Calvin’s revolutionary view of Christianity promoted the Scripture as the only true authority and foundation of faith, while the human being was finally presented as mutually connected with God in his way to self-knowledge (Calvin 1). Establishment of the Protestant church based on the ideas of Reformation could be referred to as one of the most significant ‘discoveries’ shaping future cultural and political development of the modern world – from the special position of the Church of England to introduction of Protestantism in the colonies of the United States following discovery of Americas.
However, viewing the early modern period from historical and political perspectives, it is impossible to overlook one of the most significant tendencies that shape the entire modern age, globalization. The Age of Discovery began in the fifteenth century and entailed active exploration of foreign lands overseas – in Asia, the Pacific and Americas. Discovery of new lands not just contributed to improvements in navigation and mapping, but also transformed European culture and laid foundations of globalization and colonialism. Although original discoveries were underpinned by European aspirations in trade and commerce, encounters with foreign nations and indigenous cultures led to increasing ambitions of European states: new lands promised enormous resources and new territories.
Thereby, discoveries were often followed by violent conquests of the local populations and one of the brightest examples is the Spanish conquests in Mexico under leadership of Cortes. The Aztec accounts of encounters with Spaniards summarized by Leon-Portilla show the pattern that would persist in overseas politics of most European powers for several centuries: Europeans came to Mexico and were greeted by the Aztec people virtually as gods, while their arrogance grew and turned discovery into violent conquest. Spaniards seized Aztec treasures, and initiated warfare against the nation, besieged Tenotchtitlan (Leon-Portilla 103) and ravaged the city. As other European powers used the same strategy of discovery and conquest, the period sparked the Age of Imperialism marked by the outspoken European domination in most parts of the planet.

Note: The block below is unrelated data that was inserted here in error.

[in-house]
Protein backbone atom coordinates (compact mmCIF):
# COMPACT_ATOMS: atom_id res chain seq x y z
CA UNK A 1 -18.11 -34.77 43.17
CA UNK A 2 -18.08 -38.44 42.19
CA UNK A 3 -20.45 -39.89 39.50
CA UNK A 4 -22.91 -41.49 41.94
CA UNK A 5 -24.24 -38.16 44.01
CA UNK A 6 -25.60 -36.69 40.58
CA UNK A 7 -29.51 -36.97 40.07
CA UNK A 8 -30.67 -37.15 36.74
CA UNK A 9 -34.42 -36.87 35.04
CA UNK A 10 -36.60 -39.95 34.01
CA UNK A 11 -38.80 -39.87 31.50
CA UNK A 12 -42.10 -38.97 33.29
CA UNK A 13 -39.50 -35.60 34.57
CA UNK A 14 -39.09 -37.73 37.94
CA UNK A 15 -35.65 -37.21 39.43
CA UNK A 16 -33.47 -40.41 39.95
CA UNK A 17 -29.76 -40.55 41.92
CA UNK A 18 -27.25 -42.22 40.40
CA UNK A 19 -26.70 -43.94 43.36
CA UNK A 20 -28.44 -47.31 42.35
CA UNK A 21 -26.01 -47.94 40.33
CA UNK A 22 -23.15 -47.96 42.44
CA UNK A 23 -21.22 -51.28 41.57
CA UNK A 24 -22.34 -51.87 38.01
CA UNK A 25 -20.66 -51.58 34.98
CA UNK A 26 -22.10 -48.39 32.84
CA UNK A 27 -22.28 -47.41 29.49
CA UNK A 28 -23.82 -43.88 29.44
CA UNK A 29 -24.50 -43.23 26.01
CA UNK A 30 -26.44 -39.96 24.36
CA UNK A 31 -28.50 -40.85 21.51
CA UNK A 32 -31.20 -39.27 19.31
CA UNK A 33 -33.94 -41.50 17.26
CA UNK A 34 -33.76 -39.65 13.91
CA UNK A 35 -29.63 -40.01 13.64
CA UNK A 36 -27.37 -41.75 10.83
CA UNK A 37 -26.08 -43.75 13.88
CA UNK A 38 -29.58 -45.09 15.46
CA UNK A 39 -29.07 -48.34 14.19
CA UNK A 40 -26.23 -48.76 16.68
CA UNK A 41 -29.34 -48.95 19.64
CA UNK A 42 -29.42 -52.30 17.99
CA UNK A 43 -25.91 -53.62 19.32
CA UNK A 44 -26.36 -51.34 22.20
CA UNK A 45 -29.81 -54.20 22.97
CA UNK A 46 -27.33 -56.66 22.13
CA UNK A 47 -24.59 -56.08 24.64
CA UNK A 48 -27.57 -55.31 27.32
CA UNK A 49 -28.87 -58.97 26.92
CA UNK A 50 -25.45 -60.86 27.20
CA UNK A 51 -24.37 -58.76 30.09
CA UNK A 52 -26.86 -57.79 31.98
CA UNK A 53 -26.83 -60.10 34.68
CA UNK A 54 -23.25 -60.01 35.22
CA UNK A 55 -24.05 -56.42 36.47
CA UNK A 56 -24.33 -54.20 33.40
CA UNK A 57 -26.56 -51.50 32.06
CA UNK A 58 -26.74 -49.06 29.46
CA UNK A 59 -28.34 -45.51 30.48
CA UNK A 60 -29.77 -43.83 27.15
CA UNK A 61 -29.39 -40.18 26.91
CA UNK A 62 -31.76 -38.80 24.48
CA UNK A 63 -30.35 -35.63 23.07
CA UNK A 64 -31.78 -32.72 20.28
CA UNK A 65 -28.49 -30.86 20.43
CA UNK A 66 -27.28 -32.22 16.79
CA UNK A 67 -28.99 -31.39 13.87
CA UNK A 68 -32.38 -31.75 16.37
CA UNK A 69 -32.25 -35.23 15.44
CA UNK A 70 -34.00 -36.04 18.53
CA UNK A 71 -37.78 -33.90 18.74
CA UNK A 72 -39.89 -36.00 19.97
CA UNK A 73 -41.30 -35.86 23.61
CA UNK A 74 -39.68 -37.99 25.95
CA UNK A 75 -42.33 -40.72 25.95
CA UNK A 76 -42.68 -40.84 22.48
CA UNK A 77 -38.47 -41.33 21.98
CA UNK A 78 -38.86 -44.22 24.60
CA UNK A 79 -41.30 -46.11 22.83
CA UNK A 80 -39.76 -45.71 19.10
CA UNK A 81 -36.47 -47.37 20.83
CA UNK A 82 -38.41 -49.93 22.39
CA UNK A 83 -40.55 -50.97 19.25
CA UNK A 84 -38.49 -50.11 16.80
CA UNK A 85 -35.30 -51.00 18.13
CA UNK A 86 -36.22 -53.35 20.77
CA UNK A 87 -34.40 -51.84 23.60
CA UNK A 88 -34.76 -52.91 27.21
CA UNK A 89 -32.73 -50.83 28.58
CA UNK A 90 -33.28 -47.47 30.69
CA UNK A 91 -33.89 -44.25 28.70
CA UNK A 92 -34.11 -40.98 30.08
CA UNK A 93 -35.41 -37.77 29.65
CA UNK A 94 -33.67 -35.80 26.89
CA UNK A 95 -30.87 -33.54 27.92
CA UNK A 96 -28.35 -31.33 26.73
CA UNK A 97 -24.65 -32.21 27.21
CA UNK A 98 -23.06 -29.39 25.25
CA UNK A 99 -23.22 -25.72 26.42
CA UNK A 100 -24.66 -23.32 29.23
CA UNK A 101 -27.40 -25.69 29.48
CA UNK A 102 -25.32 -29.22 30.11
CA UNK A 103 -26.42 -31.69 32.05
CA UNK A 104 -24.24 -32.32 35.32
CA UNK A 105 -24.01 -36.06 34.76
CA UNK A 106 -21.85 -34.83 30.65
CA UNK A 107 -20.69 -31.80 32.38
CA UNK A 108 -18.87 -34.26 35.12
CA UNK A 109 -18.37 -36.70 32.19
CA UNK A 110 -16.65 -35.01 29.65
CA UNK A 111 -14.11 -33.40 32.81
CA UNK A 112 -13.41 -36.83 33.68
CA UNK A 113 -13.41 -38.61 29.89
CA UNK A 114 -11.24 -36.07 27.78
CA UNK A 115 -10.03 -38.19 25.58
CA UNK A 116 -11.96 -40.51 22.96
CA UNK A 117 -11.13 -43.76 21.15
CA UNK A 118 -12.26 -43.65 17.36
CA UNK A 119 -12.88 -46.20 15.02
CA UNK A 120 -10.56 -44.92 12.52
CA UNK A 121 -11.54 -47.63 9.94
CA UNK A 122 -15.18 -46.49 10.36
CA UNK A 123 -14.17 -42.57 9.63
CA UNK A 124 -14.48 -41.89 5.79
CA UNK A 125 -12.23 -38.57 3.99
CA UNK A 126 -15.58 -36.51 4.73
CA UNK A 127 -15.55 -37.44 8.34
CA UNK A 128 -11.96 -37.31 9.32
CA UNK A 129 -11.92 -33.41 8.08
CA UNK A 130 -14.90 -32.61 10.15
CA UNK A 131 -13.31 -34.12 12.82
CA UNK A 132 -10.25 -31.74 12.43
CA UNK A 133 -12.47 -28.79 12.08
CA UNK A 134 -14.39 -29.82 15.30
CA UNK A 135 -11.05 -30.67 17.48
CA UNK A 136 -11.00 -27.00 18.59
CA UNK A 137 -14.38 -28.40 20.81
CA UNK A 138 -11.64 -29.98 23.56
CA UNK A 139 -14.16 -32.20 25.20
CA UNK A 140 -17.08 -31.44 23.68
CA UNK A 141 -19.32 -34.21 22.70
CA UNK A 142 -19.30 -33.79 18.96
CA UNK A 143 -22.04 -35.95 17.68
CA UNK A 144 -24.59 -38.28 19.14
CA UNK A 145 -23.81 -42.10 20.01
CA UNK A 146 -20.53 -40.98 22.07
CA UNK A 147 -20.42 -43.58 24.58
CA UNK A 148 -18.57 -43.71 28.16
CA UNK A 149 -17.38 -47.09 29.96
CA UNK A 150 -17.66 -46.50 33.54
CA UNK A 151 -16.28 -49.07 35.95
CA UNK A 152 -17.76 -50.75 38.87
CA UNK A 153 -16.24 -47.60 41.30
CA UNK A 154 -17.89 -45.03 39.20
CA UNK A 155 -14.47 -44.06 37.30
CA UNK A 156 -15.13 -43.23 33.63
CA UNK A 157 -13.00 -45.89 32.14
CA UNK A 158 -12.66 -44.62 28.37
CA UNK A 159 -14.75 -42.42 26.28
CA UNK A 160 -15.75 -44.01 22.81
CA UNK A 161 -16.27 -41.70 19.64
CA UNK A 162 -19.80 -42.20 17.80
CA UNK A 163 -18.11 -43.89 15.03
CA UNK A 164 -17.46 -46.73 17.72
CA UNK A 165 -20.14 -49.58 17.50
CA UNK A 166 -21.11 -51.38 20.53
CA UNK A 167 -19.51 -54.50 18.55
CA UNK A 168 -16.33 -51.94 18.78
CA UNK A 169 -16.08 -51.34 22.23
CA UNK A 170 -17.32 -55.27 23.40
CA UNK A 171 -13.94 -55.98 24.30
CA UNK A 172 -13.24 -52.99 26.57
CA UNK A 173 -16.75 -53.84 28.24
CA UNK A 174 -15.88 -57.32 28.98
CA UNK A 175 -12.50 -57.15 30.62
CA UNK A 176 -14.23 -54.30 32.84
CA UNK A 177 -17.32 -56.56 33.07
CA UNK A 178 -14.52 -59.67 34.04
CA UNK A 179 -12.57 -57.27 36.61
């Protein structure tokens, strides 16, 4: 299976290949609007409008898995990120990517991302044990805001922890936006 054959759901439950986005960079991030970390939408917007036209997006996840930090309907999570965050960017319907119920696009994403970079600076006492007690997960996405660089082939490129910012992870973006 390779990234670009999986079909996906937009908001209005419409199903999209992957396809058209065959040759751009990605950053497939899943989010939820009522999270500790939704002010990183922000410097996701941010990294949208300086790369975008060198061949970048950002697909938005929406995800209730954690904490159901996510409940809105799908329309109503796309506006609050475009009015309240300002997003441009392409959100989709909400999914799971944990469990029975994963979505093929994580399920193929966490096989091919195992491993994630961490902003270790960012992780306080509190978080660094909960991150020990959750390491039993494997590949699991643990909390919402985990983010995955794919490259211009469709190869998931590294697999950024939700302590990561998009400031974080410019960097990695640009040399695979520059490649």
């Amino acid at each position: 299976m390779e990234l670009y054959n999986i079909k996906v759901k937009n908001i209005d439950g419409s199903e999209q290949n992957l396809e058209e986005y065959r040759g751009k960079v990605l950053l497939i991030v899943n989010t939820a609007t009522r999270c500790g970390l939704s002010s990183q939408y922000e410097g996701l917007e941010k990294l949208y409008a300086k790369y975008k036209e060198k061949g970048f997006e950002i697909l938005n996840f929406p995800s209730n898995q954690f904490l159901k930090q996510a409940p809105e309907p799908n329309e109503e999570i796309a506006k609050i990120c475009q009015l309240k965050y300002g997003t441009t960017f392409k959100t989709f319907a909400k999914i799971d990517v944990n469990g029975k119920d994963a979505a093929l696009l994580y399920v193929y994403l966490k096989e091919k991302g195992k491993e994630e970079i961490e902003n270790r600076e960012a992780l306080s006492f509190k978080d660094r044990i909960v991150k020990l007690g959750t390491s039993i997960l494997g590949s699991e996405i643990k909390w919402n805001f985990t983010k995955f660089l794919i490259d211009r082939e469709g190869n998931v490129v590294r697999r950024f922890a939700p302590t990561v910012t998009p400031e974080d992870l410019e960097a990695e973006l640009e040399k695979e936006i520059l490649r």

Positive impacts of the Age of Discovery should not be underestimated as well. Exploration of lands overseas contributed to the modern conceptions in geography and established new trade routes (trans-Pacific, trans-Atlantic routes and so on), discovery of New Zealand and Australia and marked the beginning of the so-called Columbian Exchange. The latter – as the transfer of goods and raw materials unique for certain hemispheres and regions – could be deservedly credited with laying the foundations of modern international trade.
While the Middle Ages are often referred to as the dark ages in the contemporary historiographic tradition, the dawn of the Renaissance marked the begging of the modern period in world history. The early modern period became a dramatic turning point in the trajectory of global political, technological, cultural and social development, expanding outlook and worldview of the contemporary Europeans and literally ‘inventing’ the modern age. Simultaneous and intense progress in such significant areas as religion, philosophy, science, politics, trade and geography produced an immense joint impact on the course of events in the later centuries.
Of course, the period brought about not only positive innovations such as humanism, scientific progress and advances in trade, but also such shameful and persisting phenomena as imperialism and colonialism. However, given the evidence, one can conclude that the modern world would not have reached the stage of development and globalization it is at nowadays; if the foundations of the modern civilization had not been laid in the early modern period marked by Europe’s awakening from the stagnant medieval sleep.
Leon-Portilla, Miguel (ed). Broken Spears: the Aztec Account of the Conquest of Mexico. Beacon Press, 1962.
Della Mirandola, Giovanni Pico. Dignity of Man, pp. 476-479.
Calvin, John. Institutes of the Christian Religion. Web. Jan 30. 2017. <https://www.ccel.org/ccel/calvin/institutes.ii.xiii.html>